“It’s not a holiday!”
So goes my standard response when someone asks me about my shared parental leave.
To be fair, nobody has suggested out loud that I’m spending my time with my feet up, watching Cash in the Attic on catch-up, munching Doritos and reading the papers. But the language people use suggests their thoughts are along those lines. “Enjoy your break!” was a popular phrase when I checked out of the office in November. “Make sure you don’t spend it all in the playground: get out there and achieve something with your time” another colleague told me. Continue reading
“Voicemail has 1 new message. Please dial 121”.
For some reason, probably lodged deep within my psyche, this innocuous text message never fails to fill me with dread. I’m usually getting on with my day quite happily and then… Someone needs to talk to me. I have no idea who it might be. They will probably want me to do something. Or at least need me to call them back. It could be urgent. Maybe it’s bad news.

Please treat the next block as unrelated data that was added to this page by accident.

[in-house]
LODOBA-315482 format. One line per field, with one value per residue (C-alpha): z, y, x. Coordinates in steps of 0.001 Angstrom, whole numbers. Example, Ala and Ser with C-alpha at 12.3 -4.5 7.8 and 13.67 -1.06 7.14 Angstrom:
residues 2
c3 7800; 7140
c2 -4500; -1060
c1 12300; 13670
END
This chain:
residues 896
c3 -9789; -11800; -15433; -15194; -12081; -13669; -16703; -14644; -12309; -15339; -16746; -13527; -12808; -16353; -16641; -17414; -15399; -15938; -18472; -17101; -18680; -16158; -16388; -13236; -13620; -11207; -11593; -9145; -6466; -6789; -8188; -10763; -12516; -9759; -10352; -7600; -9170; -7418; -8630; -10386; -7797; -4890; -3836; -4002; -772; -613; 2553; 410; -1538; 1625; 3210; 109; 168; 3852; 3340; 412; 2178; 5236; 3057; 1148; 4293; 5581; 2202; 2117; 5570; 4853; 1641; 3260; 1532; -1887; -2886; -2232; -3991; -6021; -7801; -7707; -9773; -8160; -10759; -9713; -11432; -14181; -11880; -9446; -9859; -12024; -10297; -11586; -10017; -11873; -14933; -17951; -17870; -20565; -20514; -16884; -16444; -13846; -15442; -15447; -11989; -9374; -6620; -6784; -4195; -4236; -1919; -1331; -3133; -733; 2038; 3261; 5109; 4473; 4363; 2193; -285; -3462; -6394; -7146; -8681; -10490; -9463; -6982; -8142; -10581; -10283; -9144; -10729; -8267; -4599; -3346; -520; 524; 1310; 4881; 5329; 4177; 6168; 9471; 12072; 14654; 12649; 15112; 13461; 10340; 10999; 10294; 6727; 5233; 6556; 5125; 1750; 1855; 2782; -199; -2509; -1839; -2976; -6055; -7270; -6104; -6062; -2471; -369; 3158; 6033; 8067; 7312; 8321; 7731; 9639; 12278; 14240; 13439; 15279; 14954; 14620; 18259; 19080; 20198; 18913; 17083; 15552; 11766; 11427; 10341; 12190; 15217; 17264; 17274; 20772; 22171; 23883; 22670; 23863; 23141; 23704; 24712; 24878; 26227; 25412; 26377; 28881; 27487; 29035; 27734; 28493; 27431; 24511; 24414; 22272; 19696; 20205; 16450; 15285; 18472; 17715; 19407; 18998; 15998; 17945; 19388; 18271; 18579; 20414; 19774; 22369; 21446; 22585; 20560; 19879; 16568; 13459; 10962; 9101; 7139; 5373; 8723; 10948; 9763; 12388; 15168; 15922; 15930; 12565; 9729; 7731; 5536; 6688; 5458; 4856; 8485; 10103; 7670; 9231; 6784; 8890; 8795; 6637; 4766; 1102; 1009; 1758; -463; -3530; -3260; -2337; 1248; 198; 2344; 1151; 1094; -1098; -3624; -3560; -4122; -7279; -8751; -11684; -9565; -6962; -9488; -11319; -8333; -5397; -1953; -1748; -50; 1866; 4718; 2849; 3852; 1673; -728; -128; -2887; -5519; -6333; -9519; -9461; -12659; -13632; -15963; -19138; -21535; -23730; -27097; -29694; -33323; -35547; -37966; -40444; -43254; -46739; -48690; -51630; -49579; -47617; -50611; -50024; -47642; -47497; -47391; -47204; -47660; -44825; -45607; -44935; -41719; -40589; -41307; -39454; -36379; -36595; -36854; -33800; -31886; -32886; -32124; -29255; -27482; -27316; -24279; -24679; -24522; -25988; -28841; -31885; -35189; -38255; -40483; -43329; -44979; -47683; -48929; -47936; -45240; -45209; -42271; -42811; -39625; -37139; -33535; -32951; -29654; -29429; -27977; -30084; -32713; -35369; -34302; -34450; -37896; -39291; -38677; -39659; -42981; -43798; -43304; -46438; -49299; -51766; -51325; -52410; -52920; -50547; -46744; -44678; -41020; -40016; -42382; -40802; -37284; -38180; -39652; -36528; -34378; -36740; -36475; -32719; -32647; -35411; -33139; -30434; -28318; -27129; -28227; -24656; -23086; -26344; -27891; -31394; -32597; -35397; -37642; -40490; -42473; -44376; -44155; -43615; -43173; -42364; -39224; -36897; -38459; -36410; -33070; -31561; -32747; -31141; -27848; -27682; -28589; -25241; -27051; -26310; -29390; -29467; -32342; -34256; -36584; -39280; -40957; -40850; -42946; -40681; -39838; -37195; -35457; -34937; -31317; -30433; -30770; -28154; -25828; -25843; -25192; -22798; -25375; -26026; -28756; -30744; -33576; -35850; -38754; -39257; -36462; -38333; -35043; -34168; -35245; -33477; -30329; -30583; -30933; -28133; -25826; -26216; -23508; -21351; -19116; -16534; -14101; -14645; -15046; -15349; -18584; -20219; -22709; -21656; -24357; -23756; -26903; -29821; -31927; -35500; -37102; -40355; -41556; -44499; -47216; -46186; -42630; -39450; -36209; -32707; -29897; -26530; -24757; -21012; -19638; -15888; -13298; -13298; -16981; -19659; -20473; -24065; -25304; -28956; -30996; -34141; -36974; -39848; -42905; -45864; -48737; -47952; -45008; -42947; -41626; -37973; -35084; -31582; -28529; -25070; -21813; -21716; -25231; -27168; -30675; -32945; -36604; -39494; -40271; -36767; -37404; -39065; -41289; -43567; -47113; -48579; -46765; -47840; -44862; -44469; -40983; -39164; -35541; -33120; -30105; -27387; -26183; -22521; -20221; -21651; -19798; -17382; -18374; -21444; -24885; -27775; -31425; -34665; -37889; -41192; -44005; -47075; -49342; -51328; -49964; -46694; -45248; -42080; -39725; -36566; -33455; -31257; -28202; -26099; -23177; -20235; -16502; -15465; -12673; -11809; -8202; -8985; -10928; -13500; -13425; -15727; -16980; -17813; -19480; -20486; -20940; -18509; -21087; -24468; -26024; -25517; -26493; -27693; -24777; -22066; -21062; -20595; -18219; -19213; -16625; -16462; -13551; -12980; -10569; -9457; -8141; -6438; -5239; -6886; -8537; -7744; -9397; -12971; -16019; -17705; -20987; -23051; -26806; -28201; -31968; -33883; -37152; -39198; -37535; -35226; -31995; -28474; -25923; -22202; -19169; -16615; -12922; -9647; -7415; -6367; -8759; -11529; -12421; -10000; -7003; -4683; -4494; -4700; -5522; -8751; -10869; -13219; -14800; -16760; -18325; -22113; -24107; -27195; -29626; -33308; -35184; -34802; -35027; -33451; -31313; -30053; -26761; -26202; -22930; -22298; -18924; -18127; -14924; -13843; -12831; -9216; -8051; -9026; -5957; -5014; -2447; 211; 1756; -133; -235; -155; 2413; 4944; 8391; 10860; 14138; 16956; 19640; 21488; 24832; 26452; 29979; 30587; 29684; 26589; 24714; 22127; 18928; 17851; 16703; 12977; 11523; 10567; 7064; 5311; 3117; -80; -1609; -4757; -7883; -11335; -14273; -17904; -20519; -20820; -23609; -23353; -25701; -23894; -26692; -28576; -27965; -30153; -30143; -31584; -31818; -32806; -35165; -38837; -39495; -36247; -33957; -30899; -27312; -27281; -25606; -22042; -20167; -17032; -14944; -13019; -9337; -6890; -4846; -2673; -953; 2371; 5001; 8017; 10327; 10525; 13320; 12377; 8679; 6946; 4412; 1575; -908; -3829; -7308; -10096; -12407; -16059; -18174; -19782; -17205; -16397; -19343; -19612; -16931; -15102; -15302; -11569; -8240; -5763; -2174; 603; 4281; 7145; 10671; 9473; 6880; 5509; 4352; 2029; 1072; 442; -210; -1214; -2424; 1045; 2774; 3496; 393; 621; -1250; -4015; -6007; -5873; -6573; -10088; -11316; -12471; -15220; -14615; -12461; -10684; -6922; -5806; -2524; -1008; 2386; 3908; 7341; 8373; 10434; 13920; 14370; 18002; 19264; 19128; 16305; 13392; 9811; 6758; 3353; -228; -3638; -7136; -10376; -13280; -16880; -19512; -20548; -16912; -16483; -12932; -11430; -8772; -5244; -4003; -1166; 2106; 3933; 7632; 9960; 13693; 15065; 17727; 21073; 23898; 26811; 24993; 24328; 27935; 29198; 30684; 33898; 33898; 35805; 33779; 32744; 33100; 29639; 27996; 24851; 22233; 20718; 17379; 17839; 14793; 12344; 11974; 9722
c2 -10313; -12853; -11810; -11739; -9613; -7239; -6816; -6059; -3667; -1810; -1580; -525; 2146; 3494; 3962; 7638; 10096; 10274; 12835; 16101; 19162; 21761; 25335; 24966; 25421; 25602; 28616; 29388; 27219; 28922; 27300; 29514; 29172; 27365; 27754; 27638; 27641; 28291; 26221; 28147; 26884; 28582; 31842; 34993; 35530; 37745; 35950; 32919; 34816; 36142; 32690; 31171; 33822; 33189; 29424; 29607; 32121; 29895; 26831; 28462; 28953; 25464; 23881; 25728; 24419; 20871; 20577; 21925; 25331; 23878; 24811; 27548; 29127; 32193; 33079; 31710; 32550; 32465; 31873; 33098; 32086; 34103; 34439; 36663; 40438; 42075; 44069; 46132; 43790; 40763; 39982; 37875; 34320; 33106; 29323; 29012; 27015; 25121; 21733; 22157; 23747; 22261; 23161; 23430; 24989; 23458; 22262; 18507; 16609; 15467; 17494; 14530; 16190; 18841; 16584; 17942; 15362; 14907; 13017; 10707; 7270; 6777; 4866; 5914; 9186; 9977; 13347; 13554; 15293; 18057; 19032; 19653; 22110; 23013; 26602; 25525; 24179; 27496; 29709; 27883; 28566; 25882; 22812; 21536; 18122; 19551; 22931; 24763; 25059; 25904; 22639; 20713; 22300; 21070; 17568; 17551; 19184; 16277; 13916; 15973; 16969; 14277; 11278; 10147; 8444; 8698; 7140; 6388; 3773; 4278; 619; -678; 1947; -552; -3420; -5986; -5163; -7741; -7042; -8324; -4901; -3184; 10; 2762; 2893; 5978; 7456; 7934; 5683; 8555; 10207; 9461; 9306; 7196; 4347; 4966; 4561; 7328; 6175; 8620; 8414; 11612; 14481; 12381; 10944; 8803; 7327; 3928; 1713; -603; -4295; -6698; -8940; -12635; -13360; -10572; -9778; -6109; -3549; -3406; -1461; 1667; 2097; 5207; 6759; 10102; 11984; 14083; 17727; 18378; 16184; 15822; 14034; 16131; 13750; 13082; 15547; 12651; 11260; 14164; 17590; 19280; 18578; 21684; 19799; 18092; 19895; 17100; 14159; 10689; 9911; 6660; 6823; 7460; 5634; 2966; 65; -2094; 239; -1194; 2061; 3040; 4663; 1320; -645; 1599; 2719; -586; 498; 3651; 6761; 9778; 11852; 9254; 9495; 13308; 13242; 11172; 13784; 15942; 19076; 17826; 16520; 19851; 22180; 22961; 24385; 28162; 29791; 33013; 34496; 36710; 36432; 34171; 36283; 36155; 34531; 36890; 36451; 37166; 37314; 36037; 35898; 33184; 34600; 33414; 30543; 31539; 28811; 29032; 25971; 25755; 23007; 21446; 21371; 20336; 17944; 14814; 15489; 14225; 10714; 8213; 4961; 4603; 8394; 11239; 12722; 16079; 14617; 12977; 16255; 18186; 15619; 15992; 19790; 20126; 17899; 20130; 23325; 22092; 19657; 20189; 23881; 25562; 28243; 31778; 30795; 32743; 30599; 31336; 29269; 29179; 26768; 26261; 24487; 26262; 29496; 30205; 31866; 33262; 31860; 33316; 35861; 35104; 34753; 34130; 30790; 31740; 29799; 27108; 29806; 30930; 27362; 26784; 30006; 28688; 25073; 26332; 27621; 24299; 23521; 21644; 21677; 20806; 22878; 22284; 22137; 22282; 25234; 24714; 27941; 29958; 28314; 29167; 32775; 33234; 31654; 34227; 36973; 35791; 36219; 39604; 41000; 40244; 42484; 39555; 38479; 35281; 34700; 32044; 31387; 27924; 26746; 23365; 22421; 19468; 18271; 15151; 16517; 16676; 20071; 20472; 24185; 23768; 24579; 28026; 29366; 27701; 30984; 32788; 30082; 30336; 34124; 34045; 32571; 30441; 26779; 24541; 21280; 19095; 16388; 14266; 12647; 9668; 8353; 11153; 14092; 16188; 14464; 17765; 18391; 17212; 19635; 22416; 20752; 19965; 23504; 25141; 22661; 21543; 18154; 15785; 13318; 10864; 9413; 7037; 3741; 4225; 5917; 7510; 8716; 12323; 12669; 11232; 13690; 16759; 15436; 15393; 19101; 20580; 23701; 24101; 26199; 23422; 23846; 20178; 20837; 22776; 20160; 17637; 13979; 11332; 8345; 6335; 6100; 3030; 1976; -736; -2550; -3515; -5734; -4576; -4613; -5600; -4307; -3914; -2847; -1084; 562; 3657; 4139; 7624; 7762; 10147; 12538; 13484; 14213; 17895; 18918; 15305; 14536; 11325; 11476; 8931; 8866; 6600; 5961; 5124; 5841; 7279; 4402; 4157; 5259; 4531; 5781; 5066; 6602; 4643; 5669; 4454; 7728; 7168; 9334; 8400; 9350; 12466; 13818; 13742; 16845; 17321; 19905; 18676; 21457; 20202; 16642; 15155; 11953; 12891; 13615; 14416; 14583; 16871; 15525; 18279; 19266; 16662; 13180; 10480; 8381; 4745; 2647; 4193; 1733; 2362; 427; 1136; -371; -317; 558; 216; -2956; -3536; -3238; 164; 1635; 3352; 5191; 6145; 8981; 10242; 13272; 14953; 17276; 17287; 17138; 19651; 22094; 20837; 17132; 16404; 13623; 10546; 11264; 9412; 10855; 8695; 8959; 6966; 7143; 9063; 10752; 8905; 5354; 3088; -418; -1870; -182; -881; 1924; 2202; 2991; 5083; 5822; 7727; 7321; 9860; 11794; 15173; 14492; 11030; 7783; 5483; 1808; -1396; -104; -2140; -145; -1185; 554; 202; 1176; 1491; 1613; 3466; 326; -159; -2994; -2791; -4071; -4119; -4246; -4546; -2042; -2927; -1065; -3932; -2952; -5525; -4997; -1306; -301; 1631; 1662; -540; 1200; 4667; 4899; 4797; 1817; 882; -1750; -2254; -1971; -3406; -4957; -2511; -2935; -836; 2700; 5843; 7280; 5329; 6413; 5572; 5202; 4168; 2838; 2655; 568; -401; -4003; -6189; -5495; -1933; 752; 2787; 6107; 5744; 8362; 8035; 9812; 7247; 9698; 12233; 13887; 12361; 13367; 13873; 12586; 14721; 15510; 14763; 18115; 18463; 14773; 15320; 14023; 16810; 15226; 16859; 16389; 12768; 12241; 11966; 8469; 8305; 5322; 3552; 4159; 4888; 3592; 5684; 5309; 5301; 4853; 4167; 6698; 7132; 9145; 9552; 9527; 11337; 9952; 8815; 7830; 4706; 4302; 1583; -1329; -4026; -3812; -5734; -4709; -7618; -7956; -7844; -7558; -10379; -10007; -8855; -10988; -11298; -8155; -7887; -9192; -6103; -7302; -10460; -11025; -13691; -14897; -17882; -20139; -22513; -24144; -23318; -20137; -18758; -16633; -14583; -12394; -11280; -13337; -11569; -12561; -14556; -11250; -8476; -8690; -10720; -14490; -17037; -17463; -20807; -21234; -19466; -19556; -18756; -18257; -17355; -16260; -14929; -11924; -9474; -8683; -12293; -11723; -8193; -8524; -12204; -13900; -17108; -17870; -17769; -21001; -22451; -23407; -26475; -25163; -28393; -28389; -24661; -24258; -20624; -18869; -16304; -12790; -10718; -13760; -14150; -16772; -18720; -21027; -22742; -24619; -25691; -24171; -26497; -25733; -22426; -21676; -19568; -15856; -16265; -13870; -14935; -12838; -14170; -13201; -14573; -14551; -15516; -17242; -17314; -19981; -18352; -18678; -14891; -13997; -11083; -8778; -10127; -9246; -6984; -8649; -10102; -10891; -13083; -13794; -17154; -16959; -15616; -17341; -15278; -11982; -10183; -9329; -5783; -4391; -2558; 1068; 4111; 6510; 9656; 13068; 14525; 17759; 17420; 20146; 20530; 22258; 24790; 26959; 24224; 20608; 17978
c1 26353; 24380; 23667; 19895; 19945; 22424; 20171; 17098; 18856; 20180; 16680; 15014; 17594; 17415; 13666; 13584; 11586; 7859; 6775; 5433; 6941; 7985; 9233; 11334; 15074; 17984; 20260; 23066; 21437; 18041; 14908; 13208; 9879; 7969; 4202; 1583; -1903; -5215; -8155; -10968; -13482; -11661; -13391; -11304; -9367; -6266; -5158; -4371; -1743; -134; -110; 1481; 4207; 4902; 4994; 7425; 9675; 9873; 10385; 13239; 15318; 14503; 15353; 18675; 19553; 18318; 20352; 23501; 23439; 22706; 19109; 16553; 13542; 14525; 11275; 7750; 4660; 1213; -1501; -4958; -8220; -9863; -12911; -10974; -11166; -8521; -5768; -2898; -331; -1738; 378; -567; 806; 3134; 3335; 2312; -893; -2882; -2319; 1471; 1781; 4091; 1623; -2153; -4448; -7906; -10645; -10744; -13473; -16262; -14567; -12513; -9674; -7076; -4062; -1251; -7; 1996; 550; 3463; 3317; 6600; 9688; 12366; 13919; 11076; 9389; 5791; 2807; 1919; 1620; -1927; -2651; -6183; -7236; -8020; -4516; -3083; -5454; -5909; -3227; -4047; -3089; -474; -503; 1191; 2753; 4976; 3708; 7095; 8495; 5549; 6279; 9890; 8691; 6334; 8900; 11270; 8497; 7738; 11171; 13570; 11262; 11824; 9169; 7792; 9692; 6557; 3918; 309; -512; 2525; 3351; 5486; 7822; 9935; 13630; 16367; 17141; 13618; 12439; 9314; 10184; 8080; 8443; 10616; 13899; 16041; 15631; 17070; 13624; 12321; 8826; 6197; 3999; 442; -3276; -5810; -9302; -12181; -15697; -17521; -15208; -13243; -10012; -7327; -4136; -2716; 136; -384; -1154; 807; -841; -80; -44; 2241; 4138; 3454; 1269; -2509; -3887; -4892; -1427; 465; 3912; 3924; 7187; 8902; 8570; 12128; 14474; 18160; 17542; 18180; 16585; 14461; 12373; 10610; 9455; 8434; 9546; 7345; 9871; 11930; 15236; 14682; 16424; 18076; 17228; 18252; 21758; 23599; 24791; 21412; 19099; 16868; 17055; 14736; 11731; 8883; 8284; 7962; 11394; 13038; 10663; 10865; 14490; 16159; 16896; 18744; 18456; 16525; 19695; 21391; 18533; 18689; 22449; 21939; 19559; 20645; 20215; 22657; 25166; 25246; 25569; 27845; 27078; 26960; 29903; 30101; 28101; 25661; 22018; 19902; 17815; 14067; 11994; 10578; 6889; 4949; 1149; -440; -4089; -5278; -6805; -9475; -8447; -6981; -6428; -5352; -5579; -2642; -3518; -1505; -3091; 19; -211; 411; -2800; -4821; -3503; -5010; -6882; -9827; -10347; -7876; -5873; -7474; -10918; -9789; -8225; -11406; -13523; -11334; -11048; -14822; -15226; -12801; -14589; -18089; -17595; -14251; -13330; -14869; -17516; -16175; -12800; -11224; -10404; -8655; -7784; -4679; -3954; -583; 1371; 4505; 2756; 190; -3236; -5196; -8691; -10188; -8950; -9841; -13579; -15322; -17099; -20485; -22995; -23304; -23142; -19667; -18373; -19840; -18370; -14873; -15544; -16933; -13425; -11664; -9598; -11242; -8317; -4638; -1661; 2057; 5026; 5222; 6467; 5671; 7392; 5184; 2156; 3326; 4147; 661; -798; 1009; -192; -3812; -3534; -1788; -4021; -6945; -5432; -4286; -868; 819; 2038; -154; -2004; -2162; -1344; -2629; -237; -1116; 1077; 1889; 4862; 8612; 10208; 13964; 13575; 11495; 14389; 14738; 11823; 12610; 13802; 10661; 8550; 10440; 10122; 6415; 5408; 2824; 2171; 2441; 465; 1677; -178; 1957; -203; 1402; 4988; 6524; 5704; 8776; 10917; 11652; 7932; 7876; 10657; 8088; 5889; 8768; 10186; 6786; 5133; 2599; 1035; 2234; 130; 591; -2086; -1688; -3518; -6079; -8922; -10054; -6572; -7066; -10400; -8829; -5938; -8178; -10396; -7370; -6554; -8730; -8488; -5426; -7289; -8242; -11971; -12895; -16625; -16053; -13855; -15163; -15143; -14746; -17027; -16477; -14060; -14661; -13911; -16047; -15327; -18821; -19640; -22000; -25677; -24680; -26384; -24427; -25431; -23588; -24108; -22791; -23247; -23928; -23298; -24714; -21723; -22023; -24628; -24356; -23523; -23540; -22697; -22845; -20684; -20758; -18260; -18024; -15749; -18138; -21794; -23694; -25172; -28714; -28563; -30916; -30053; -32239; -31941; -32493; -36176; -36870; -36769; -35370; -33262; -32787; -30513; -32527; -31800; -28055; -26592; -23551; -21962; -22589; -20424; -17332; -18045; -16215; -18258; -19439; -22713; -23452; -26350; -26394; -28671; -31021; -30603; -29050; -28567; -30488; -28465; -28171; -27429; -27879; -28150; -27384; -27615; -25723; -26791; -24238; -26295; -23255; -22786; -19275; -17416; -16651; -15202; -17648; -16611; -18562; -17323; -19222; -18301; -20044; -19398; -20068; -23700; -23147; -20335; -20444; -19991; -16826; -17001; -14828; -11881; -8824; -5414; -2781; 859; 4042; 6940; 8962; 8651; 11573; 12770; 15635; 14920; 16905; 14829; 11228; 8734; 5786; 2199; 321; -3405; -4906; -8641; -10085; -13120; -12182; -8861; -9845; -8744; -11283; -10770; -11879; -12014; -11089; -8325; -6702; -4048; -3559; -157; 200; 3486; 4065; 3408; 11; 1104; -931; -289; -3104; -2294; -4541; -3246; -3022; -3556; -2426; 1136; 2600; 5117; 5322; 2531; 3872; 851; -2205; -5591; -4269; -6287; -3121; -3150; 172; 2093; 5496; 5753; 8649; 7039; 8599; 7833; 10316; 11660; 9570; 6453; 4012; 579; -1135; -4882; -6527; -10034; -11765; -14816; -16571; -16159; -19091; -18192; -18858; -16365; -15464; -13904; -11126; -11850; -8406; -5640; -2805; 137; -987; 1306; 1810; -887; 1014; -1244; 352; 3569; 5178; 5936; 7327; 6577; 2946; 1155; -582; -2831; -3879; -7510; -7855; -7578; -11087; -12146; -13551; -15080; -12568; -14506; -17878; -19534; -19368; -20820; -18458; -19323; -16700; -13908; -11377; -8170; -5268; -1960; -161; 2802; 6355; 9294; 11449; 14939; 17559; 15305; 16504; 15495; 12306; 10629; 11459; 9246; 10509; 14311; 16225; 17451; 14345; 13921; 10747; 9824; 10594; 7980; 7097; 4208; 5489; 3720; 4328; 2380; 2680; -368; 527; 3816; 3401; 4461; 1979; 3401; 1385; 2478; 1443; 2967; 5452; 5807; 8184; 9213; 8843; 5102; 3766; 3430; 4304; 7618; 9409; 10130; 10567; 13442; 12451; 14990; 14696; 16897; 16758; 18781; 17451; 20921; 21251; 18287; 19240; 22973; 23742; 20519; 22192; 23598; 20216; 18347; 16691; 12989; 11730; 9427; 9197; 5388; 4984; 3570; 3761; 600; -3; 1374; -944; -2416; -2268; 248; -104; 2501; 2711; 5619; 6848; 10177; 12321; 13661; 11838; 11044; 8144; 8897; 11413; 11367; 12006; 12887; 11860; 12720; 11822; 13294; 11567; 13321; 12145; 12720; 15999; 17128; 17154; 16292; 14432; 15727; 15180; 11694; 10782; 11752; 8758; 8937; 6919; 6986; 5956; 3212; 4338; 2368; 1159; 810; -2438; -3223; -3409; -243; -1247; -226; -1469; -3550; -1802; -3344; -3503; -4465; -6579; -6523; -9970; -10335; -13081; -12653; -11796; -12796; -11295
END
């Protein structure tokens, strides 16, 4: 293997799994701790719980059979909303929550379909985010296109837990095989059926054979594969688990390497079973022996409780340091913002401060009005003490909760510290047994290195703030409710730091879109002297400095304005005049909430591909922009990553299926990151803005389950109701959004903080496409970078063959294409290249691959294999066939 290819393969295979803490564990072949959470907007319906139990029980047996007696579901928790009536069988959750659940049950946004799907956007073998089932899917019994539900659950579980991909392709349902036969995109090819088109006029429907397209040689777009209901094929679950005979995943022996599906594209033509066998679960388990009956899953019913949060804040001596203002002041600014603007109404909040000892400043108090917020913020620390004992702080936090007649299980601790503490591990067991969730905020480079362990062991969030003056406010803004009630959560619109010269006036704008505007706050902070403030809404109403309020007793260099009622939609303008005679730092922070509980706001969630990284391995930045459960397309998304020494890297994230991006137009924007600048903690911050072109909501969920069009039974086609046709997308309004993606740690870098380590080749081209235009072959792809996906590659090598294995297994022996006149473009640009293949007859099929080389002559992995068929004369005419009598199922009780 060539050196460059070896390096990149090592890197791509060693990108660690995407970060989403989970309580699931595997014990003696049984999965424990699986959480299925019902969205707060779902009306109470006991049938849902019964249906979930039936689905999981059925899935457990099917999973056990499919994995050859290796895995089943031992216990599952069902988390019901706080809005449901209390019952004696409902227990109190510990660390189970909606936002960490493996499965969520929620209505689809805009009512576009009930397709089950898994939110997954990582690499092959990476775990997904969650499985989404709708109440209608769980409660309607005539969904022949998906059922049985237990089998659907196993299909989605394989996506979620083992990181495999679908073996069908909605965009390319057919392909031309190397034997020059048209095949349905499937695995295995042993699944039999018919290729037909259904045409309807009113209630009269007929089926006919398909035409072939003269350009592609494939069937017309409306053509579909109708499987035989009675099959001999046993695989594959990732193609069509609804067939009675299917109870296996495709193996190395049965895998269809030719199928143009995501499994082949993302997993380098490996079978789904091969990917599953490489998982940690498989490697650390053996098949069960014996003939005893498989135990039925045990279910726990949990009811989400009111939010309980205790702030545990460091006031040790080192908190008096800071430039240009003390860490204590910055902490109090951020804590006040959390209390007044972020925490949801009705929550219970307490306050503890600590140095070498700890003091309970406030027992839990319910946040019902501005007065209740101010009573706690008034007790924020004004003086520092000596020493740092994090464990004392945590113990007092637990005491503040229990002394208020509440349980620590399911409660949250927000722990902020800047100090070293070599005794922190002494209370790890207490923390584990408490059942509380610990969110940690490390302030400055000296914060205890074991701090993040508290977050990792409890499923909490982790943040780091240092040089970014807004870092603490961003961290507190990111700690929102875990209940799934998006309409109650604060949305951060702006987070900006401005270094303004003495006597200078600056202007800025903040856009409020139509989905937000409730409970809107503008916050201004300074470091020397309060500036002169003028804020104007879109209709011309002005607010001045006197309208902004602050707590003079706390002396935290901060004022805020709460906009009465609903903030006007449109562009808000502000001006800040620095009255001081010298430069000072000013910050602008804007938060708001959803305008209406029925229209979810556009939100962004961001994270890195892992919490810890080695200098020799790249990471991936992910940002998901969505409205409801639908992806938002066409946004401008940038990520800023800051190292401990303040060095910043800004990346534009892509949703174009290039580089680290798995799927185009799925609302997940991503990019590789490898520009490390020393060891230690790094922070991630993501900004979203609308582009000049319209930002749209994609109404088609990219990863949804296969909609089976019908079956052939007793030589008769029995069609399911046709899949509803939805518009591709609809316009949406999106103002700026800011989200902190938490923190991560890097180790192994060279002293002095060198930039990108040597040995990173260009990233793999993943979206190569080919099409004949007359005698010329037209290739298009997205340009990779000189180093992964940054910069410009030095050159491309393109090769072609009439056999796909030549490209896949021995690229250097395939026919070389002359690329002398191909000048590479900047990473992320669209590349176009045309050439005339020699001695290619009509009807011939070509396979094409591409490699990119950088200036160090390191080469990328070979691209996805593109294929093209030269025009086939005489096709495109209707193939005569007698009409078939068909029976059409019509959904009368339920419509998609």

In an instant my blissful, carefree world is punctured by a nagging doubt; a psychological stone in my shoe.
I avoid listening to the message for as long as a can, keeping my attention on the kids and pretending that I can get on with life for a few more hours as though nothing had changed. But I can’t help not knowing.
Inevitably I give in and listen. Continue reading
Back in November in my first blog post, why I’m taking six months off work to look after my kids, I talked about some of the reasons for me deciding to take shared parental leave. One of those reasons was that I hoped it would give me a chance to be an equal parent alongside my wife. Without wanting to sound too sanctimonious about it, the idea that I would head off to work every day while leaving all the childcare stuff to her never seemed quite right. I didn’t want my role to be a bit-part: I wanted to be in the thick of it, getting my hands dirty (often quite literally). Continue reading